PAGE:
Things I really like

I'm mostly going to spend this post showing you some cool photos of things that are really inspiring me at the moment.

I’m currently excited about mappae mundi.  Probably the most famous one is the Hereford Mappa Mundi, created around 1300AD and pictured here.
Image courtesy of Wikipedia
No, they didn’t think the world really looked like that. The mappa mundi wasn’t a “map” in the sense that we understand the word. In fact the closest term we have today would probably be “infographic” –mappae mundi were visual encyclopedias and typically distorted the landmasses in order to show Jerusalem in the centre of the world (it being the Holy Land, and thus the spiritual centre of the world), with the places farthest away from it out to the edge of the picture. The point of a mappa was to show kingdoms, events, and prominent people from all over the world in one convenient image. Symbolism was more important than accurate geography, which is why you find Jerusalem at the center and the garden of Eden (depicted as a little round island) up top in the east where Jesus is shown as the lord of creation.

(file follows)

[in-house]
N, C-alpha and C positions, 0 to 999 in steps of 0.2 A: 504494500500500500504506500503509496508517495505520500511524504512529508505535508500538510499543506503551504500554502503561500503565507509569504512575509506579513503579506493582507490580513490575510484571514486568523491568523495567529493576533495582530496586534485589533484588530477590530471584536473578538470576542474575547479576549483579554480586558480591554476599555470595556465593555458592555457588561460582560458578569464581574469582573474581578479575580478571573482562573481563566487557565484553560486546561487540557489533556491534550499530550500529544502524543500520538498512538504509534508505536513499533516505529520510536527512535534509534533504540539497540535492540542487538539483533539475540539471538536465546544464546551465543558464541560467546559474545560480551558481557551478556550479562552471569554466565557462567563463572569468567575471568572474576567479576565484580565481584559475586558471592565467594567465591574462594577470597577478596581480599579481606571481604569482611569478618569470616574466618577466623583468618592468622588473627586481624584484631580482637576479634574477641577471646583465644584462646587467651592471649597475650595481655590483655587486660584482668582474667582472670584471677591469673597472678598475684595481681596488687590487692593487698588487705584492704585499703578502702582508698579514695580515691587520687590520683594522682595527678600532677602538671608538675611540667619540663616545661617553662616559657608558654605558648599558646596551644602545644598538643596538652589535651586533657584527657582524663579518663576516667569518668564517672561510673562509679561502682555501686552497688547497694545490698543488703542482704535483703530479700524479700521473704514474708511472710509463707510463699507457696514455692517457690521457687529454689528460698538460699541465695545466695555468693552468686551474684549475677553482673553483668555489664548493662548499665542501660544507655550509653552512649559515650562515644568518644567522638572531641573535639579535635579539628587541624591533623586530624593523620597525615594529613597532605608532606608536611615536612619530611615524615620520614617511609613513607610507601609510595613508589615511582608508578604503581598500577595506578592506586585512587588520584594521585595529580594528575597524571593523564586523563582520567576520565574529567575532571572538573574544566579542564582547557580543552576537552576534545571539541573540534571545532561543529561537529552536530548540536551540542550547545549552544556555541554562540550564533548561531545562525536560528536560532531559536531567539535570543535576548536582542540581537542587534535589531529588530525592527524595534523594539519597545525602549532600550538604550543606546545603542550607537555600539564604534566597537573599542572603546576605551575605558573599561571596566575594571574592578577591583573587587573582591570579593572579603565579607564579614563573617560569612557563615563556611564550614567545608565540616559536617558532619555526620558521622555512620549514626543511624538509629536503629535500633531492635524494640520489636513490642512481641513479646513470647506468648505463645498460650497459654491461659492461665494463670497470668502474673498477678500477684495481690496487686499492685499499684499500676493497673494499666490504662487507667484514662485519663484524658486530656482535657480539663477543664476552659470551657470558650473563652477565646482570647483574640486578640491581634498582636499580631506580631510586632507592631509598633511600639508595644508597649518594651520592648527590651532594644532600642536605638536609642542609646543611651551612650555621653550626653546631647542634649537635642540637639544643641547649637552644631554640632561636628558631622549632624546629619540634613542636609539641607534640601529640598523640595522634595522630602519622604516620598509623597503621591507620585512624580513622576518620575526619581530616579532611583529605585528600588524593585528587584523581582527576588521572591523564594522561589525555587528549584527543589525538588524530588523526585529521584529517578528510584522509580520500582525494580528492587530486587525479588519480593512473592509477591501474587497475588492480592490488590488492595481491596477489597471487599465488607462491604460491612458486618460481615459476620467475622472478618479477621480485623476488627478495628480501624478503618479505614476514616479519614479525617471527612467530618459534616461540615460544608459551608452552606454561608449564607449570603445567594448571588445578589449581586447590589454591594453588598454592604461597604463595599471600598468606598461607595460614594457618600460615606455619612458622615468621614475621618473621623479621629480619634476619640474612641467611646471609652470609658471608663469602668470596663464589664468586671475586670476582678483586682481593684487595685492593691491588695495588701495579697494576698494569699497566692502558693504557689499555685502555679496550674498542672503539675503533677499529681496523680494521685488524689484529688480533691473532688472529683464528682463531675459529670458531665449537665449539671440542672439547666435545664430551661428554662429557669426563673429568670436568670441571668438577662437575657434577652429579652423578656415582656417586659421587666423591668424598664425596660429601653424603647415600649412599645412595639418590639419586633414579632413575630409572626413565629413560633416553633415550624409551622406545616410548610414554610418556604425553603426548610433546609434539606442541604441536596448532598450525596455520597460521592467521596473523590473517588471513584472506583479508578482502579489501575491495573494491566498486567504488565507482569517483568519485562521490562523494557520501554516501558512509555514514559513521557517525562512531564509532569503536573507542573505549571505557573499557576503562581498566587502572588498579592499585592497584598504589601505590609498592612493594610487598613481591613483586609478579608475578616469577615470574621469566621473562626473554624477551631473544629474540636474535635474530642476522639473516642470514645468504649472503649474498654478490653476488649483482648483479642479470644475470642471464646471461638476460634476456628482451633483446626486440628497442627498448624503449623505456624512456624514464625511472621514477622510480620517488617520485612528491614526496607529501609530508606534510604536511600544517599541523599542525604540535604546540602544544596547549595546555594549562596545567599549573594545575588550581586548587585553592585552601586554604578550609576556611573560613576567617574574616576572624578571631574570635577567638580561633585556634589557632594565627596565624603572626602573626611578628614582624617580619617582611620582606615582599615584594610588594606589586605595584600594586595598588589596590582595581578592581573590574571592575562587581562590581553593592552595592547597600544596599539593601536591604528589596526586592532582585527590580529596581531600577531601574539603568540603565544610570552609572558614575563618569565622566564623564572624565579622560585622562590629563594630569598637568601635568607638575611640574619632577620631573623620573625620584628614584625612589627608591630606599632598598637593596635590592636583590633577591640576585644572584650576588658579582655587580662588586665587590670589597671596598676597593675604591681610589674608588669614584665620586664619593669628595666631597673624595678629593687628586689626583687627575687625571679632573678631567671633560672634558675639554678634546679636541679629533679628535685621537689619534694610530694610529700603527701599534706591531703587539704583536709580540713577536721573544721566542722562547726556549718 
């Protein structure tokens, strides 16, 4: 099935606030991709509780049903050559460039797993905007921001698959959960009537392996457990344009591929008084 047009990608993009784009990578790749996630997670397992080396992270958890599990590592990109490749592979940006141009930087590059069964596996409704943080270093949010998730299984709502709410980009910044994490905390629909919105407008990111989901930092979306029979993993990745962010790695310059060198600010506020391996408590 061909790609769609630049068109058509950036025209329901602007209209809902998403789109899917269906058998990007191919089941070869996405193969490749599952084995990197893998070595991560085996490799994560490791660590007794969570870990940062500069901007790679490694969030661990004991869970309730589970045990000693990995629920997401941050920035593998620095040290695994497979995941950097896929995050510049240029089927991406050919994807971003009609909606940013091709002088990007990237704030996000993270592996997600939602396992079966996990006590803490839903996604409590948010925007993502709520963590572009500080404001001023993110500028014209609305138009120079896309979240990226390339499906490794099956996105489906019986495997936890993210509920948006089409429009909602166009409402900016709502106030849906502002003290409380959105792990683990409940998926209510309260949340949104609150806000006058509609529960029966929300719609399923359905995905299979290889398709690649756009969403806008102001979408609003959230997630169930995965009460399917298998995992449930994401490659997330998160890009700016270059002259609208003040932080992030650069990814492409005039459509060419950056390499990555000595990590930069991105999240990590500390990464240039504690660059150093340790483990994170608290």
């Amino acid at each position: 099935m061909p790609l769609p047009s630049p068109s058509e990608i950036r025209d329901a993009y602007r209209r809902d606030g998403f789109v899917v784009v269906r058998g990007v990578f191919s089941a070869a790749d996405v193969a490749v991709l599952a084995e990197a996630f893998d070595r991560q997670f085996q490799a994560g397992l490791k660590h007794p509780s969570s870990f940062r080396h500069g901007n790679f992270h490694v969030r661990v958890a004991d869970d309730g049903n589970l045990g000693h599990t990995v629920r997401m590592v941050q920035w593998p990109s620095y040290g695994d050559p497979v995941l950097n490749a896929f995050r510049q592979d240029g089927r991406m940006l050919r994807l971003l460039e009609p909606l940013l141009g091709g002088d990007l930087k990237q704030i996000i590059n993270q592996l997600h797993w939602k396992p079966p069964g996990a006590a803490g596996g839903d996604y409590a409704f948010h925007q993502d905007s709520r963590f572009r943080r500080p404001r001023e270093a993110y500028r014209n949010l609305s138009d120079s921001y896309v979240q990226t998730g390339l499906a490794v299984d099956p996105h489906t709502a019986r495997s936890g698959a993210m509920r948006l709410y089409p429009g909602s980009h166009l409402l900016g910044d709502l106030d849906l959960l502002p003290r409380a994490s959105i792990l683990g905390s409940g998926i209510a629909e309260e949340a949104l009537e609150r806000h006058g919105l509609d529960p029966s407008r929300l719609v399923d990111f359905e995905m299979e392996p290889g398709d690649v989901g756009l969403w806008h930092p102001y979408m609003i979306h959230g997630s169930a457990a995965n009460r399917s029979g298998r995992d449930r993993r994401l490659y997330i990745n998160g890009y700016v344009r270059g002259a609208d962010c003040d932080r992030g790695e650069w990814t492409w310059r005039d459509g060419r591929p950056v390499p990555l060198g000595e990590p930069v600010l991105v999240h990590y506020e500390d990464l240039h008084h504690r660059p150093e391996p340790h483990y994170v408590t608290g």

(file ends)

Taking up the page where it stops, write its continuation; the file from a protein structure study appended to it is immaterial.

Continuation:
This one is the Psalter Map from the late thirteenth century.

Image courtesy of Wikipedia

And this one is the Vinland Map, also courtesy of Wikipedia.  It’s either a medieval map showing the part of North America the Vikings visited and called Vinland*, or a sophisticated 20th century forgery.  If you’re interested, Ohio State University has a good and very comprehensive summary of the scientific evidence to date.  It concludes that the map is genuine.  My personal view is that the map is more likely to be genuine than a forgery, but that’s not really the point of this post.  The point is that I want to play with the map.

I want it in relief, with some added extras, because as medieval maps go the Vinland Map is pretty crappy. It's just an outline with some place names and notes. A lot of early cartographers were artists and designed their maps to be visually appealing, but this one is intended to show landmasses for the purposes of navigation and that's it. There's no symbolism in the Vinland Map, and the only story it tells is a story about geography.